Your running mate Paul Ryan accused the Obama administration of allowing Russia to water-down sanctions against Iran. Do you believe it is possible to effectively sanction Iran without Russian support?

  • Questions and Challenges for Obama on Foreign Policy

    Here are a few of the questions the president should have to answer tonight.

    Here are a few of the questions I'd like to see President Obama asked in tonight's debate (from my Bloomberg View column; I'll post some questions for Romney later):

    The U.S. successfully contained the Soviet Union, which possessed a nuclear arsenal sufficient to kill all U.S. citizens. A nuclear Iran would not have that capacity. Why have you ruled out containment and threatened to use military force to stop Iran from obtaining a nuclear weapon?

    Neither the Israeli prime minister nor the Palestinian president trusts you to be an effective broker in what is now a comatose Middle East peace process. How did this come to pass?

    Why have you not visited Israel once in four years as president?

    Why do you spend so little time building friendships with foreign leaders, especially leaders of allied countries?

    You've promised to withdraw U.S. troops from Afghanistan by 2014. What would you do if U.S. intelligence informed you at the end of 2014 that the Taliban was poised to capture Kabul and once again assert control over most of Afghanistan?

    Drone strikes you've ordered against targets in Pakistan have killed, by some estimates, several hundred innocent civilians, including many children. Is this a moral strategy to defeat terrorists?

    I would also point you to this essay by Walter Russell Mead on what he calls "The Great Extrication," the effort by the president to lower America's profile, and reduce its responsibilities, in the Middle East. It ain't easy, as Walter notes (and as I noted in this essay a couple of weeks ago):

    The first problem, and it is a big one, is that the Great Extrication doesn't seem to be working. Part of this is Iran; getting a nuclear deal with the mullahs has always been critical to Obama's grand design, but the mullahs so far have been unresponsive. Vital allies in the region and beyond are terrified by Iran's nuclear ambitions. In order to gain time for his diplomatic strategy to work, President Obama has had to issue an increasingly unambiguous commitments to take military action against Iran's nuclear drive if the Iranians don't negotiate an agreement. As the clock runs down, the likelihood of yet another major Middle Eastern conflict involving American forces looms much larger; it is hard to base your policy on withdrawing from a region in which you seem increasingly committed to a dangerous and unpredictable war.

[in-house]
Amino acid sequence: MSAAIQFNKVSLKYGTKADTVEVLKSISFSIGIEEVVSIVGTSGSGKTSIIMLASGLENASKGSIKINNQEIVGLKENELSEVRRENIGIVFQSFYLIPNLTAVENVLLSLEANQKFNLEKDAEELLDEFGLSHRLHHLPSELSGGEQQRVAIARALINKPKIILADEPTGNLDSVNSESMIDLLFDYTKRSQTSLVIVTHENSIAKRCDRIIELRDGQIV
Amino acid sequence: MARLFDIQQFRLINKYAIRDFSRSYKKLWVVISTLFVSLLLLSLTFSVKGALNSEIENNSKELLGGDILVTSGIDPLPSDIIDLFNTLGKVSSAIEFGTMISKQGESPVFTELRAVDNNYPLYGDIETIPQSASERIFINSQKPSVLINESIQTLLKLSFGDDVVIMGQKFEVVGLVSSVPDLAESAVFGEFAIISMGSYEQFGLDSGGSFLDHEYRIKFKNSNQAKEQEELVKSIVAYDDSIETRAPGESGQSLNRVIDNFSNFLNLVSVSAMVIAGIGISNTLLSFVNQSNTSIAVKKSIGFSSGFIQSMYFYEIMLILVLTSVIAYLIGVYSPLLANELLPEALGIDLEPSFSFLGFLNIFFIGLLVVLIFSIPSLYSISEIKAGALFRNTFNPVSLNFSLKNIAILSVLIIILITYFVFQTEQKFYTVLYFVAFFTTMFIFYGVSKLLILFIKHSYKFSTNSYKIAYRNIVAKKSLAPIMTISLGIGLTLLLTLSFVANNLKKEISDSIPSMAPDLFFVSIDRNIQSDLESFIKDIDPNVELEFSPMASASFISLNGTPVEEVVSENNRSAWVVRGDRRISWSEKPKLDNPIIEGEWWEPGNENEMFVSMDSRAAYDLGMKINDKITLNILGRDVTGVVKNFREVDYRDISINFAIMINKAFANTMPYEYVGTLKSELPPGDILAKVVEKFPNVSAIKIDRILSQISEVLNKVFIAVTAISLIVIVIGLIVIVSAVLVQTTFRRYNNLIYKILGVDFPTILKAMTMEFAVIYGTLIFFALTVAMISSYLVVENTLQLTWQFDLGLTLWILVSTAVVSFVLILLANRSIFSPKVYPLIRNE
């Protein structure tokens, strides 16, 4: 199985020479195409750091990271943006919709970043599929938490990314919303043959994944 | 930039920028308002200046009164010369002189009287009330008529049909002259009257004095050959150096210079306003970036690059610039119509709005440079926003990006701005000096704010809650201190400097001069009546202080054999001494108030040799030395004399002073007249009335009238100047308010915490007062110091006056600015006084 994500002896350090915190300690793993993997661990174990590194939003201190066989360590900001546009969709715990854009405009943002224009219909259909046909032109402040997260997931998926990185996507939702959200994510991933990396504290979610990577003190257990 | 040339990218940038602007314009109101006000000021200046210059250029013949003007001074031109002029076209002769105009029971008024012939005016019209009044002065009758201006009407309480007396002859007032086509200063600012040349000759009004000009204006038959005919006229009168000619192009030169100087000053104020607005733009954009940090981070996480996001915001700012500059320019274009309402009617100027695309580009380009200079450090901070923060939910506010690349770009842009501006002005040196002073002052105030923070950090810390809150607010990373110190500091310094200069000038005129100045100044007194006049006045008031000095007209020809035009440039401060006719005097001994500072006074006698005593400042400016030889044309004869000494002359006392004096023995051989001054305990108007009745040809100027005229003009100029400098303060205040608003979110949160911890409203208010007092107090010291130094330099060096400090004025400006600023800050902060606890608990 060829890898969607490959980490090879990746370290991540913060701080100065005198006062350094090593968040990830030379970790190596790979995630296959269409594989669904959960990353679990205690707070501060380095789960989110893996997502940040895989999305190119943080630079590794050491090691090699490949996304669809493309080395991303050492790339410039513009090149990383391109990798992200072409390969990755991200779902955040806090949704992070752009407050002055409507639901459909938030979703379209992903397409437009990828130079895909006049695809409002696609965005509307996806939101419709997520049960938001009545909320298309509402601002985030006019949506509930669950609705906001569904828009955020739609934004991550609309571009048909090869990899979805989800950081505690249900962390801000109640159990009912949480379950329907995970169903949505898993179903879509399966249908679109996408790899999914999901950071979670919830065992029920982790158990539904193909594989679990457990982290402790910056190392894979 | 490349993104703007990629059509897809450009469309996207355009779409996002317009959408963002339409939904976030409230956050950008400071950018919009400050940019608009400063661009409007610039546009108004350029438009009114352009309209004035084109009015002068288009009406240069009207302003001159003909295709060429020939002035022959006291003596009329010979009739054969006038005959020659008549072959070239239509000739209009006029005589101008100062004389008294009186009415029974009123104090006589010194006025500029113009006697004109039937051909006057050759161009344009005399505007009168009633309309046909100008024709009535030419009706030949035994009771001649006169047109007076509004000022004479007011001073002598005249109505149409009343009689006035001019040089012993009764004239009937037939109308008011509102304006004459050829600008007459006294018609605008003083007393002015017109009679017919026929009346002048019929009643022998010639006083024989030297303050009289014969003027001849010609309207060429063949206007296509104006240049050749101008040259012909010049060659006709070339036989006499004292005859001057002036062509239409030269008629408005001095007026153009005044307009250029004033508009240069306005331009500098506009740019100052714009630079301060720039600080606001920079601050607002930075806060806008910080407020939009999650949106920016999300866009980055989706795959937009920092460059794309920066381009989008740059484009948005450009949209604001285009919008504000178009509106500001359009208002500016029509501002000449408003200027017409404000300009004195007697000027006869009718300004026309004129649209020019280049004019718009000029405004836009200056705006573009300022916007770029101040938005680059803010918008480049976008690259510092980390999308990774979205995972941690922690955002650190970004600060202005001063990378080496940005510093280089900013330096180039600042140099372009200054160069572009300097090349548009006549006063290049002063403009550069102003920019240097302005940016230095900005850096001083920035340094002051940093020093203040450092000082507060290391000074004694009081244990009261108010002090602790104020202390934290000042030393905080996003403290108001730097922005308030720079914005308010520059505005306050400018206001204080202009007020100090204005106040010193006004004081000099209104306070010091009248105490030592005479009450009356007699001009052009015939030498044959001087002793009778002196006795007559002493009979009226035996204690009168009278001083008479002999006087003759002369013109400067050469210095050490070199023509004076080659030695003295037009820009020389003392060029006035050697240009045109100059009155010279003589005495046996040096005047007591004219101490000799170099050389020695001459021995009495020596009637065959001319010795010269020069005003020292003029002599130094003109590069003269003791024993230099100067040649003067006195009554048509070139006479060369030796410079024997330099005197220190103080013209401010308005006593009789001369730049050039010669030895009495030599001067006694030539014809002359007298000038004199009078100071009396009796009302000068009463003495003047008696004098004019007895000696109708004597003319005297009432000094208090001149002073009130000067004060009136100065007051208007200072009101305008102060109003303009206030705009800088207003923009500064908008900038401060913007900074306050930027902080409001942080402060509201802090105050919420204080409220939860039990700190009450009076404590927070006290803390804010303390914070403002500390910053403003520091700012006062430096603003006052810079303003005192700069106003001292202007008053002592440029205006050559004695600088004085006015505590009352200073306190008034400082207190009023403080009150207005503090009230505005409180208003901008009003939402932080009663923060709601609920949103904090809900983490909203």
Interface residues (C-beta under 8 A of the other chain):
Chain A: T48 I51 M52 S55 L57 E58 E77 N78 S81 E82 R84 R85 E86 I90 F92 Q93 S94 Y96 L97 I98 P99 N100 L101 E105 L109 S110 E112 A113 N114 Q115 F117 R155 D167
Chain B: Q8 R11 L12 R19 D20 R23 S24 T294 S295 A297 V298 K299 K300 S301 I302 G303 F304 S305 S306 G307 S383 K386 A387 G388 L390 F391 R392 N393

Beyond that, the assassination of Osama bin Laden is looking less like VQ Day (Victory over al-Qaeda) as time goes by. The brand survived the founder, and while the specific organizational apparatus around the man who inspired the 9/11 attacks has been severely degraded, the collection of loosely organized affiliates and copy-cats who embrace the al-Qaeda name and at least some of its ambitions and tactics is a growing not a shrinking concern. The murder of the four Americans in Benghazi poses a political problem for the administration partly because it undercuts the idea that al-Qaeda, as former Vice President Cheney might have put it, is in its death throes and ironically, the death of bin Laden set the stage for a return to the global war on terror approach the administration hoped to bury.

    It is far from clear that the President's planned withdrawal from Afghanistan will pass off without serious problems, and it is abundantly clear that the strategy of reconciling the Islamic world to the United States by pressuring the Israelis to make major concessions to the Palestinians blew up in the President's face.

    But there's more. The Arab Spring has sucked the Obama administration back into the quagmires it was hoping to leave. In Libya, the administration launched its own war for regime change; the chaotic and bloody international mess that resulted--clearly never envisioned by the White House idealists who with Rumsfeldian confidence thought taking Qaddafi out would be a consequence-free "cakewalk"--has once again put the United States in the position of nation building in an anarchic and violent Arab land.
  • Did Joe Biden Just Go Soft on Iran?

    In his debate with Paul Ryan, the Vice President seemed nonchalant about the challenges posed by Iran's nuclear program.

    In my Bloomberg View column, I made the observation that Barack Obama's foreign policy record is far from flawless. On Syria, he is AWOL; he has helped create a situation in which both the Palestinian leader and the Israeli leader don't trust him, and so on. On Iran, of course, I think he's been generally stalwart, but I took note of the fact that Joe Biden, in his debate with Paul Ryan, seemed very nonchalant about the challenges posed by Iran's nuclear program. Here's an excerpt:

    "Biden attempted to portray Representative Paul Ryan as a hysteric on the subject, even though Ryan's seriousness on Iran matches the president's.